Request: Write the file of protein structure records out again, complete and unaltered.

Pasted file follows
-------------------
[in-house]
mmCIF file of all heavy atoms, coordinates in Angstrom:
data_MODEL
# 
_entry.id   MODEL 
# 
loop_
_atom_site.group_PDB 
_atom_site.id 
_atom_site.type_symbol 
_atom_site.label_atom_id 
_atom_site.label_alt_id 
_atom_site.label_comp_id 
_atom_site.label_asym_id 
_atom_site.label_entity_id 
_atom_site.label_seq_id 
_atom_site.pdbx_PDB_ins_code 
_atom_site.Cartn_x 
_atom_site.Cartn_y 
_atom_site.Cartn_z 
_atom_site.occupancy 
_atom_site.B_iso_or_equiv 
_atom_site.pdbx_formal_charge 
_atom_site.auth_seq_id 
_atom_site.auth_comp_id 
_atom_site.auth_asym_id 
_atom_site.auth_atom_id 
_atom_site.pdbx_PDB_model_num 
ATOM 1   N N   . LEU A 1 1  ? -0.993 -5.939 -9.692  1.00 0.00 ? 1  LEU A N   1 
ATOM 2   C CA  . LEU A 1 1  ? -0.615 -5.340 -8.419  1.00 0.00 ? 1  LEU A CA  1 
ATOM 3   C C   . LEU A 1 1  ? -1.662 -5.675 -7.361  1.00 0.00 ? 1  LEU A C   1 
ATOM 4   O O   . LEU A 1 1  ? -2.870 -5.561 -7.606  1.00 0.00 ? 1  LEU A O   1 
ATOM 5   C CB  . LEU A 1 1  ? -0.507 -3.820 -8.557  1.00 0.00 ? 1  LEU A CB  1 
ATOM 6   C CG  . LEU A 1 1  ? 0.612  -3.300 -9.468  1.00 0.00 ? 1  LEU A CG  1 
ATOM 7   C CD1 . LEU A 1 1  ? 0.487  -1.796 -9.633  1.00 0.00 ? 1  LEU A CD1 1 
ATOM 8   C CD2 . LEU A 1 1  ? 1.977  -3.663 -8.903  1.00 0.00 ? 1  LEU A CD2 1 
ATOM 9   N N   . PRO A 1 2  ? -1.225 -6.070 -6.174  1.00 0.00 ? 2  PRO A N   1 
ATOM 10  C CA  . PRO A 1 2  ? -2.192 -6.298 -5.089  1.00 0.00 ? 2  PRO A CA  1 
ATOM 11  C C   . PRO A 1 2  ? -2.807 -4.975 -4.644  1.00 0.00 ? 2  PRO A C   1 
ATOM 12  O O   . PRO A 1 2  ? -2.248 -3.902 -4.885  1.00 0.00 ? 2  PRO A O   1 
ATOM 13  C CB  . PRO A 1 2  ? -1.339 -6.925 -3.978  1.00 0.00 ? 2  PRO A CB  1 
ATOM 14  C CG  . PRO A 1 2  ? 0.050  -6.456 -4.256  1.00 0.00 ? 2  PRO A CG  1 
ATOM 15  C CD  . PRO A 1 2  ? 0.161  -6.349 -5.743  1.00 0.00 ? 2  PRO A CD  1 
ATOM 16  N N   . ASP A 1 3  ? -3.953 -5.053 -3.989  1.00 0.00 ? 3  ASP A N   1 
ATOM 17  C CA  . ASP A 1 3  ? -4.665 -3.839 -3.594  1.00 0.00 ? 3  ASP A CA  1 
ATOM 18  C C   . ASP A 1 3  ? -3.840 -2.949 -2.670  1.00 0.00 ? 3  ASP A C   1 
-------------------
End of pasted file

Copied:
[in-house]
mmCIF file of all heavy atoms, coordinates in Angstrom:
data_MODEL
# 
_entry.id   MODEL 
# 
loop_
_atom_site.group_PDB 
_atom_site.id 
_atom_site.type_symbol 
_atom_site.label_atom_id 
_atom_site.label_alt_id 
_atom_site.label_comp_id 
_atom_site.label_asym_id 
_atom_site.label_entity_id 
_atom_site.label_seq_id 
_atom_site.pdbx_PDB_ins_code 
_atom_site.Cartn_x 
_atom_site.Cartn_y 
_atom_site.Cartn_z 
_atom_site.occupancy 
_atom_site.B_iso_or_equiv 
_atom_site.pdbx_formal_charge 
_atom_site.auth_seq_id 
_atom_site.auth_comp_id 
_atom_site.auth_asym_id 
_atom_site.auth_atom_id 
_atom_site.pdbx_PDB_model_num 
ATOM 1   N N   . LEU A 1 1  ? -0.993 -5.939 -9.692  1.00 0.00 ? 1  LEU A N   1 
ATOM 2   C CA  . LEU A 1 1  ? -0.615 -5.340 -8.419  1.00 0.00 ? 1  LEU A CA  1 
ATOM 3   C C   . LEU A 1 1  ? -1.662 -5.675 -7.361  1.00 0.00 ? 1  LEU A C   1 
ATOM 4   O O   . LEU A 1 1  ? -2.870 -5.561 -7.606  1.00 0.00 ? 1  LEU A O   1 
ATOM 5   C CB  . LEU A 1 1  ? -0.507 -3.820 -8.557  1.00 0.00 ? 1  LEU A CB  1 
ATOM 6   C CG  . LEU A 1 1  ? 0.612  -3.300 -9.468  1.00 0.00 ? 1  LEU A CG  1 
ATOM 7   C CD1 . LEU A 1 1  ? 0.487  -1.796 -9.633  1.00 0.00 ? 1  LEU A CD1 1 
ATOM 8   C CD2 . LEU A 1 1  ? 1.977  -3.663 -8.903  1.00 0.00 ? 1  LEU A CD2 1 
ATOM 9   N N   . PRO A 1 2  ? -1.225 -6.070 -6.174  1.00 0.00 ? 2  PRO A N   1 
ATOM 10  C CA  . PRO A 1 2  ? -2.192 -6.298 -5.089  1.00 0.00 ? 2  PRO A CA  1 
ATOM 11  C C   . PRO A 1 2  ? -2.807 -4.975 -4.644  1.00 0.00 ? 2  PRO A C   1 
ATOM 12  O O   . PRO A 1 2  ? -2.248 -3.902 -4.885  1.00 0.00 ? 2  PRO A O   1 
ATOM 13  C CB  . PRO A 1 2  ? -1.339 -6.925 -3.978  1.00 0.00 ? 2  PRO A CB  1 
ATOM 14  C CG  . PRO A 1 2  ? 0.050  -6.456 -4.256  1.00 0.00 ? 2  PRO A CG  1 
ATOM 15  C CD  . PRO A 1 2  ? 0.161  -6.349 -5.743  1.00 0.00 ? 2  PRO A CD  1 
ATOM 16  N N   . ASP A 1 3  ? -3.953 -5.053 -3.989  1.00 0.00 ? 3  ASP A N   1 
ATOM 17  C CA  . ASP A 1 3  ? -4.665 -3.839 -3.594  1.00 0.00 ? 3  ASP A CA  1 
ATOM 18  C C   . ASP A 1 3  ? -3.840 -2.949 -2.670  1.00 0.00 ? 3  ASP A C   1 